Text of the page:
Posters are latest BMC weapon in fight against clogged nullahsmumbai Updated: Jun 18, 2016 22:57 IST
BMC workers clean nullahs before the start of the monsoon in Mumbai on June 3, 2016.(HT File Photo)
June 18, 2016
Mumbai: This year, the Brihanmumbai Mumbai Municipal Corporation (BMC) has put up posters along nullahs to prevent citizens from throwing garbage in them. The move comes after measures such as cleanliness drives for slums near nullahs, demolishing encroachments, threatening high fines for those who litter the drains and proposing more garbage bin saw limited success.
“Last year, we tried penalising those who threw garbage in the nullahs. However, it was impossible to undertake such a drive with limited staff. In many cases, sewer lines have opened in the nullhas, worsening their condition,” said a civic official.
The BMC on Friday put up posters near Rafi Nagar nullah, Subhash Nagar nullah, Deonar nullah in Goavandi, Deoanar and many others in Kurla, Ghatkopar and Mulund.These areas have a high number of nullahs either encroaching on, or running parallel to major storm water drains.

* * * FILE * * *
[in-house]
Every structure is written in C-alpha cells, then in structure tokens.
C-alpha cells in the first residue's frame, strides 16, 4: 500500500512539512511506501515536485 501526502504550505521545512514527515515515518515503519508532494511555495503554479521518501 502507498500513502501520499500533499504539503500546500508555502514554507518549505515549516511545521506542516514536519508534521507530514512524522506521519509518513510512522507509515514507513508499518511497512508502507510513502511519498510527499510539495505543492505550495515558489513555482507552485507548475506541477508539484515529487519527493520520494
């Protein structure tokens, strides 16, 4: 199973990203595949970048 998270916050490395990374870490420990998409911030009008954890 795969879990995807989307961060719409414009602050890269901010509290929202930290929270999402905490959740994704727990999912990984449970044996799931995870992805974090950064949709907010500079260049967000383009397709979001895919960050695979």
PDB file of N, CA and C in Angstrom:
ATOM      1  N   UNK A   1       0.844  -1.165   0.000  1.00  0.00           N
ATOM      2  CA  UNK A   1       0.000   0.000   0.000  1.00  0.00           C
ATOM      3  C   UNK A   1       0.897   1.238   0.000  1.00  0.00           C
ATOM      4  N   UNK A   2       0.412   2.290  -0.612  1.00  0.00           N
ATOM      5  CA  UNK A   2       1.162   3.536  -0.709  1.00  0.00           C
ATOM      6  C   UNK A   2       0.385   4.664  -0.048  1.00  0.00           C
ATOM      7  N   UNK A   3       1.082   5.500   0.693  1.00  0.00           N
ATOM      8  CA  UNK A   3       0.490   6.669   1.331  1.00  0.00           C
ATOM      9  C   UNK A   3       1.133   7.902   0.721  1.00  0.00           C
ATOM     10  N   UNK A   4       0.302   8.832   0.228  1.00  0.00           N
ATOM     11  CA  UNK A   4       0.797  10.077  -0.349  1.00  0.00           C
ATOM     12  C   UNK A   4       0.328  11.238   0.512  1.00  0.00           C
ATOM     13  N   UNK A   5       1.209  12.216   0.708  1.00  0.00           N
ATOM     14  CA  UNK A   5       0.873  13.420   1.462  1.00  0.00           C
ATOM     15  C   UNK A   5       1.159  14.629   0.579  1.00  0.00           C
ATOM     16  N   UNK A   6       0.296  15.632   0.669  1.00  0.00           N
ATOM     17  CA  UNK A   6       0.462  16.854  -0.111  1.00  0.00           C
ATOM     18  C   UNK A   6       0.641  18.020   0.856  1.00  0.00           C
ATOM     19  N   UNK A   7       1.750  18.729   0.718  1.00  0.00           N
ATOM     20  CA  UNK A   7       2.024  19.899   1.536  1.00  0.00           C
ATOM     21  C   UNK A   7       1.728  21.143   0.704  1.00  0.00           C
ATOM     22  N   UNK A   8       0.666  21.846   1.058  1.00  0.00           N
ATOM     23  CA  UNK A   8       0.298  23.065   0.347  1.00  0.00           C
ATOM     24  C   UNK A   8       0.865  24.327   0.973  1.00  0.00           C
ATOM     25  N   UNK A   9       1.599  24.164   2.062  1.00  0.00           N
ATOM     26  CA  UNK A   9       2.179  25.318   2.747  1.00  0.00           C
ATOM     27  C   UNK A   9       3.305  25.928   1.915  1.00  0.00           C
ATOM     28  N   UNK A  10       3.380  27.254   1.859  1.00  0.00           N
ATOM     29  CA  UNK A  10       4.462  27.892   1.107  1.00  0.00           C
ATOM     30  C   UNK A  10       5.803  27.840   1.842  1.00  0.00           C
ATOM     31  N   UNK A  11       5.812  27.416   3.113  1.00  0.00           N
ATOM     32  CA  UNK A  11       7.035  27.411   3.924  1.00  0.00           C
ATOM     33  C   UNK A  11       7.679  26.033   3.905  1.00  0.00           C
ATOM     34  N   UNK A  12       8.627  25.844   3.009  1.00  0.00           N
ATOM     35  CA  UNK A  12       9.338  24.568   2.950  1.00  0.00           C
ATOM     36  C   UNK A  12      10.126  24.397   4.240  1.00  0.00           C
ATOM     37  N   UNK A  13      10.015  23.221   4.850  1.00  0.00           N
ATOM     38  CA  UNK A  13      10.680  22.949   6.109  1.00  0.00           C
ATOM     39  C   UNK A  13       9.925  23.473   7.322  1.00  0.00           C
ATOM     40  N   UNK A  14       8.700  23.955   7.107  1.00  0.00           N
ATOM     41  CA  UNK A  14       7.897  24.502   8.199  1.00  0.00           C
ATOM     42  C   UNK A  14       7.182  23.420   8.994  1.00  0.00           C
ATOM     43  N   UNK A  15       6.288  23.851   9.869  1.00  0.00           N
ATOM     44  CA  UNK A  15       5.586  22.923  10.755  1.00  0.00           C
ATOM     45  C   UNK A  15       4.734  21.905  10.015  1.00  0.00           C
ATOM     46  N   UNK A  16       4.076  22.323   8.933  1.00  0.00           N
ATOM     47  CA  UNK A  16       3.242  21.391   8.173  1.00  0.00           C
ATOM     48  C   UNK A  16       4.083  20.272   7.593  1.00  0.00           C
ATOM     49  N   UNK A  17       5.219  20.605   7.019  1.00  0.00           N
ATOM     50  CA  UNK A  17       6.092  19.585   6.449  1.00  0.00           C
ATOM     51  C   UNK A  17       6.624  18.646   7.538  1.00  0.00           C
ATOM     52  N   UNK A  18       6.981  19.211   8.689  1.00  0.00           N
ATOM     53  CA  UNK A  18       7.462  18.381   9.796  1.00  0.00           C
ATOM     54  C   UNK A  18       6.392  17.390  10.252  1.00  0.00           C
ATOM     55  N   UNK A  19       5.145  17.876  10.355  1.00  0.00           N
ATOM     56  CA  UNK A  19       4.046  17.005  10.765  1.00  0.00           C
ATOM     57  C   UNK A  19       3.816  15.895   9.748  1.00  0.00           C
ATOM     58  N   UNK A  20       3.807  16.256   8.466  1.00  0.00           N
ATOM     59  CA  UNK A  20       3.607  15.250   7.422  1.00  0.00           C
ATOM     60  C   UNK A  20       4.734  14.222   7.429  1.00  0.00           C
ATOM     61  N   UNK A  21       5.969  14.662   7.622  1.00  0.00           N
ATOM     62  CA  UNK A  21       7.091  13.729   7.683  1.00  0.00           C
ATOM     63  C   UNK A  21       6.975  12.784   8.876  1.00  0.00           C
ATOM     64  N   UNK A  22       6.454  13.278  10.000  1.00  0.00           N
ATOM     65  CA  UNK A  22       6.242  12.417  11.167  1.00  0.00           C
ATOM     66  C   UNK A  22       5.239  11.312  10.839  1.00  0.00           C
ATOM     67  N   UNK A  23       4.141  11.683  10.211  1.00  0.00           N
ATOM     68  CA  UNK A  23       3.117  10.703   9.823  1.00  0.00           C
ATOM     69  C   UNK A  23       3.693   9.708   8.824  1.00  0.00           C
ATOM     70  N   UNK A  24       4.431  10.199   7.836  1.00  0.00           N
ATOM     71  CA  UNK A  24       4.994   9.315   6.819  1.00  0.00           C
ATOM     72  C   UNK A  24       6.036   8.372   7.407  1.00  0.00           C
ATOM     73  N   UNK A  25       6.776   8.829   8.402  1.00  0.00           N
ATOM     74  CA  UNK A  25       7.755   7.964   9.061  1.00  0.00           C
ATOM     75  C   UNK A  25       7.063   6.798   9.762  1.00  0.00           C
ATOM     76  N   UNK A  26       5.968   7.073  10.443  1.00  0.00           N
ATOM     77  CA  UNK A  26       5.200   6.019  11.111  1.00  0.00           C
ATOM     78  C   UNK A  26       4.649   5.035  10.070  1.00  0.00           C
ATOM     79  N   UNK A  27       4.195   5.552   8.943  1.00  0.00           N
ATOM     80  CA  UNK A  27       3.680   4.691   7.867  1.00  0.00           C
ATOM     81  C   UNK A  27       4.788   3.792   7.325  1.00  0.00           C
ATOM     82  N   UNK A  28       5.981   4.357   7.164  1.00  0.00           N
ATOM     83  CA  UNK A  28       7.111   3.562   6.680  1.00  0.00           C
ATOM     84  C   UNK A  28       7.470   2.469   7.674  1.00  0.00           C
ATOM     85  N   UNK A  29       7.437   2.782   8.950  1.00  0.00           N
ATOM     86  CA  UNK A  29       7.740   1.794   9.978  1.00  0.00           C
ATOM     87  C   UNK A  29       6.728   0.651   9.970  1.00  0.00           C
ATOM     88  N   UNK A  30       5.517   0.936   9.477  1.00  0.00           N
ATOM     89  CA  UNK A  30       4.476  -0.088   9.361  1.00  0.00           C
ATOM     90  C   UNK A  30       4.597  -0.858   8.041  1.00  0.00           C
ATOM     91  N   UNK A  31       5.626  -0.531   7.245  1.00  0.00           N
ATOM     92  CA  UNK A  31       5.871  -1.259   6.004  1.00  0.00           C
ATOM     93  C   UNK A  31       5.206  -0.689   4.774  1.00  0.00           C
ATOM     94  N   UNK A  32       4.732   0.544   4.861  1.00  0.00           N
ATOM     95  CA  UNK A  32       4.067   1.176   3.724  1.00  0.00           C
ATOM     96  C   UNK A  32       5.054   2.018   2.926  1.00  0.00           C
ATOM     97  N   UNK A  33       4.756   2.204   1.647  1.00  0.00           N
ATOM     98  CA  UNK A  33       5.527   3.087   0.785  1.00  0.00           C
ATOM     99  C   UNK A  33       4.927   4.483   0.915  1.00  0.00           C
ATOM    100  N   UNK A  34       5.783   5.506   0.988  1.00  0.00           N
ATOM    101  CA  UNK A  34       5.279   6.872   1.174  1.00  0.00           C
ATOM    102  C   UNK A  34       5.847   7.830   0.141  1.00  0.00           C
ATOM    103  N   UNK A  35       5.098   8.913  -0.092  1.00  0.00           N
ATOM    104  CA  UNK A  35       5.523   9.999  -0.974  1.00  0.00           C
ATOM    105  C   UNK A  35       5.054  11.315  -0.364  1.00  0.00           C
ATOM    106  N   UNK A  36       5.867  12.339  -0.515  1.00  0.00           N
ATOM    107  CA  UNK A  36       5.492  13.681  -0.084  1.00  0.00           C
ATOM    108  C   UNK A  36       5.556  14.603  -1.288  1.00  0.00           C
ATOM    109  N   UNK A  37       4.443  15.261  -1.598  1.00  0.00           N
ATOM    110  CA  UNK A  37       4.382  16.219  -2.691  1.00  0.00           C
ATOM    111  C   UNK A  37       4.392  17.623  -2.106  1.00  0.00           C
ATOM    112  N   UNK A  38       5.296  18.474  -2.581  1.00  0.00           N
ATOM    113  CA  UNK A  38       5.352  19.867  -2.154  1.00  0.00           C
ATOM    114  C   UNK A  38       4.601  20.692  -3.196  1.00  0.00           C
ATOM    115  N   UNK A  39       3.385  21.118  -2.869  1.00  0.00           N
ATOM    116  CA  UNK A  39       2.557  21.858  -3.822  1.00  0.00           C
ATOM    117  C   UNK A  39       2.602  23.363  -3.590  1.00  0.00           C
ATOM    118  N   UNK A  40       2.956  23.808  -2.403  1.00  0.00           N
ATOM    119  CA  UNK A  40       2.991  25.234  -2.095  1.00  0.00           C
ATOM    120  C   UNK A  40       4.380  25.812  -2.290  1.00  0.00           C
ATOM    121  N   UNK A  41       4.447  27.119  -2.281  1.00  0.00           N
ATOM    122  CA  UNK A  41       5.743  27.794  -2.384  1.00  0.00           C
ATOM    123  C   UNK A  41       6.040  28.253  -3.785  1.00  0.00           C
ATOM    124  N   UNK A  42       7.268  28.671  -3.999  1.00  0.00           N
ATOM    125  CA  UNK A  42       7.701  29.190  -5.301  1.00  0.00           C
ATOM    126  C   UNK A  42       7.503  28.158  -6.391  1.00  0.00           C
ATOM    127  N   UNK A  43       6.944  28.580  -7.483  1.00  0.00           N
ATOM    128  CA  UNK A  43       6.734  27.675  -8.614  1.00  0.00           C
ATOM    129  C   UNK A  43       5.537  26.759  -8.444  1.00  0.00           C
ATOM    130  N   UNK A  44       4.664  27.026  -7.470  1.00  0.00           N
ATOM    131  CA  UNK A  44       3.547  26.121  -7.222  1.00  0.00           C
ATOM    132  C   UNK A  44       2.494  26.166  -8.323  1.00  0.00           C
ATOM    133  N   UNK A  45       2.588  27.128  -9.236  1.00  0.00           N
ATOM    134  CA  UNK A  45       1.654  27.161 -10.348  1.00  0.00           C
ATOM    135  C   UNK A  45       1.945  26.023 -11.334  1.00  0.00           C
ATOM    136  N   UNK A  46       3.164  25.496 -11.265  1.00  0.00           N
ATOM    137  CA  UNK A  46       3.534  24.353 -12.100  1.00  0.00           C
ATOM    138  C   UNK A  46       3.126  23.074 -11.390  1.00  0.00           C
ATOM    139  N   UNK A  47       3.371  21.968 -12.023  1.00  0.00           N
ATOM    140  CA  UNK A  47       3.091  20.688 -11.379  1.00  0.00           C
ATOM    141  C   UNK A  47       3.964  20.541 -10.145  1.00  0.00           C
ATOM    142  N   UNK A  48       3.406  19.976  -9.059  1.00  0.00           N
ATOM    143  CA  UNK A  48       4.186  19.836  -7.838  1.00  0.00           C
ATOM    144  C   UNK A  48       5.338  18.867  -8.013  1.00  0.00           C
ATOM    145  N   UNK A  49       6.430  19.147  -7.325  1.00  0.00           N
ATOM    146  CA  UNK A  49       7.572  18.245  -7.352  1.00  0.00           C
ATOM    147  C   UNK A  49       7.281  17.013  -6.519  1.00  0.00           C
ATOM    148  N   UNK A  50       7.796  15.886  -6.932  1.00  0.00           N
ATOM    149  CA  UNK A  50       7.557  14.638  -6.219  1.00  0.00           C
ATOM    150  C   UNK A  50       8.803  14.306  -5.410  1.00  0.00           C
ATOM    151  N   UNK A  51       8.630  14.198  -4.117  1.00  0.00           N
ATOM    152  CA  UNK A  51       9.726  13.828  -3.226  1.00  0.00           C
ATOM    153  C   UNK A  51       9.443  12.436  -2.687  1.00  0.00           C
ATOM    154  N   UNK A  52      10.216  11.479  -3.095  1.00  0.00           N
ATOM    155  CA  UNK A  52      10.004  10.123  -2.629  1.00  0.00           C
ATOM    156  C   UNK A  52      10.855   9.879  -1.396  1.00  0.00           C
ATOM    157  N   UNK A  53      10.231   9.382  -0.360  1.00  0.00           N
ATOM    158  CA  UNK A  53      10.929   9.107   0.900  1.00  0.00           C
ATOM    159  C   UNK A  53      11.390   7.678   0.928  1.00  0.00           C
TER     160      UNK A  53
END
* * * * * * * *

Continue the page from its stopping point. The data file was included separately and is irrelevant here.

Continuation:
Hindustan Times in its monsoon audit had highlighted how encroachments and huts built on nullahs block the flow of drains. For instance, illegal settlements ran parallel to the Behrampada nullah in Bandra east. There was no access route for desilting machines to make their way to the nullah. When HT visited the site, it was one of the worst, scoring a two out of 10.
“The BMC needs the help of NGOs undertake awareness campaigns in slums throughout the year. These posters are a knee-jerk reaction and are not a long term solution,” said James John, AGNI coordinator.
The civic body is undertaking a demolition drive across the city.
“We clean the nullah, carry out desilting, but within a day, if the site is inspected, it will be choked with floating garbage due to people who throw waste there,” said civic official.
The BMC has listed nearly 150 spots across the city prone to flooding due to garbage being thrown in the desilted nullahs.
The BMC will issue warnings and notices to hutments and slums in hilly areas that are vulnerable to collapse.
Depending on the ownership of the land, alternate accommodation and rehabilitation will be made for the families, either by the civic body or the collectorate.